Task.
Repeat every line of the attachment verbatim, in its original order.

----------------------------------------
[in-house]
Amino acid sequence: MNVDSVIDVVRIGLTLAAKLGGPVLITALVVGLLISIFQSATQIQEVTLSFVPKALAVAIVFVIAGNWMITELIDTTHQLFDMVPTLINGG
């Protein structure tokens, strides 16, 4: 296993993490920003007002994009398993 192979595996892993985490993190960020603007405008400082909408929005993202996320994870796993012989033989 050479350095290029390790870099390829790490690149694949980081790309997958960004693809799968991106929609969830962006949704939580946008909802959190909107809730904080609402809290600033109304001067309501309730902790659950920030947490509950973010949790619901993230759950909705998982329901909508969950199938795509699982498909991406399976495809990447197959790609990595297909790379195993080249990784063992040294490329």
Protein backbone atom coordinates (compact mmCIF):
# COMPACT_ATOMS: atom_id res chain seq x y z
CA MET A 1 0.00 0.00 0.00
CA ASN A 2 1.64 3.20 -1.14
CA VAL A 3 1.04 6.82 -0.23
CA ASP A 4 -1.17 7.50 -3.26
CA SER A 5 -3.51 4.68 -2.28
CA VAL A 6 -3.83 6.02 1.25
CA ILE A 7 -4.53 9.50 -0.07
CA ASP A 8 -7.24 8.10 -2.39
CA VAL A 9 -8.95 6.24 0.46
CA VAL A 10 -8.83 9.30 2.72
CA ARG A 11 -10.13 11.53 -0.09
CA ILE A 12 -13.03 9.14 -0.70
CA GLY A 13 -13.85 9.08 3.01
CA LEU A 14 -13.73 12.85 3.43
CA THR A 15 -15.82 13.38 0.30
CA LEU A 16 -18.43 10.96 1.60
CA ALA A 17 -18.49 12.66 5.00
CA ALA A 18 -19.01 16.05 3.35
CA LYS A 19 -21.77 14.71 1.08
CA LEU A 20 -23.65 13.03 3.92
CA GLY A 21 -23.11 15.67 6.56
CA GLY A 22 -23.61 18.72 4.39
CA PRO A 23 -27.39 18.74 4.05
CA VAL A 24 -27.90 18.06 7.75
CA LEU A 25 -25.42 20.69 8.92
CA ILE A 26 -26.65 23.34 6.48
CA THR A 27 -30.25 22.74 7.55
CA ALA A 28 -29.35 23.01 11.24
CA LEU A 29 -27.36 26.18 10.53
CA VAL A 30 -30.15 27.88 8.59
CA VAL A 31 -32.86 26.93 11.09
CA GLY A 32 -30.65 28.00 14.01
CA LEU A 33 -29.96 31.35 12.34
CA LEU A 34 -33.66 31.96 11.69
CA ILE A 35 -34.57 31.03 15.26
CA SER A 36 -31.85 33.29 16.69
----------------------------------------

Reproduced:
[in-house]
Amino acid sequence: MNVDSVIDVVRIGLTLAAKLGGPVLITALVVGLLISIFQSATQIQEVTLSFVPKALAVAIVFVIAGNWMITELIDTTHQLFDMVPTLINGG
């Protein structure tokens, strides 16, 4: 296993993490920003007002994009398993 192979595996892993985490993190960020603007405008400082909408929005993202996320994870796993012989033989 050479350095290029390790870099390829790490690149694949980081790309997958960004693809799968991106929609969830962006949704939580946008909802959190909107809730904080609402809290600033109304001067309501309730902790659950920030947490509950973010949790619901993230759950909705998982329901909508969950199938795509699982498909991406399976495809990447197959790609990595297909790379195993080249990784063992040294490329």
Protein backbone atom coordinates (compact mmCIF):
# COMPACT_ATOMS: atom_id res chain seq x y z
CA MET A 1 0.00 0.00 0.00
CA ASN A 2 1.64 3.20 -1.14
CA VAL A 3 1.04 6.82 -0.23
CA ASP A 4 -1.17 7.50 -3.26
CA SER A 5 -3.51 4.68 -2.28
CA VAL A 6 -3.83 6.02 1.25
CA ILE A 7 -4.53 9.50 -0.07
CA ASP A 8 -7.24 8.10 -2.39
CA VAL A 9 -8.95 6.24 0.46
CA VAL A 10 -8.83 9.30 2.72
CA ARG A 11 -10.13 11.53 -0.09
CA ILE A 12 -13.03 9.14 -0.70
CA GLY A 13 -13.85 9.08 3.01
CA LEU A 14 -13.73 12.85 3.43
CA THR A 15 -15.82 13.38 0.30
CA LEU A 16 -18.43 10.96 1.60
CA ALA A 17 -18.49 12.66 5.00
CA ALA A 18 -19.01 16.05 3.35
CA LYS A 19 -21.77 14.71 1.08
CA LEU A 20 -23.65 13.03 3.92
CA GLY A 21 -23.11 15.67 6.56
CA GLY A 22 -23.61 18.72 4.39
CA PRO A 23 -27.39 18.74 4.05
CA VAL A 24 -27.90 18.06 7.75
CA LEU A 25 -25.42 20.69 8.92
CA ILE A 26 -26.65 23.34 6.48
CA THR A 27 -30.25 22.74 7.55
CA ALA A 28 -29.35 23.01 11.24
CA LEU A 29 -27.36 26.18 10.53
CA VAL A 30 -30.15 27.88 8.59
CA VAL A 31 -32.86 26.93 11.09
CA GLY A 32 -30.65 28.00 14.01
CA LEU A 33 -29.96 31.35 12.34
CA LEU A 34 -33.66 31.96 11.69
CA ILE A 35 -34.57 31.03 15.26
CA SER A 36 -31.85 33.29 16.69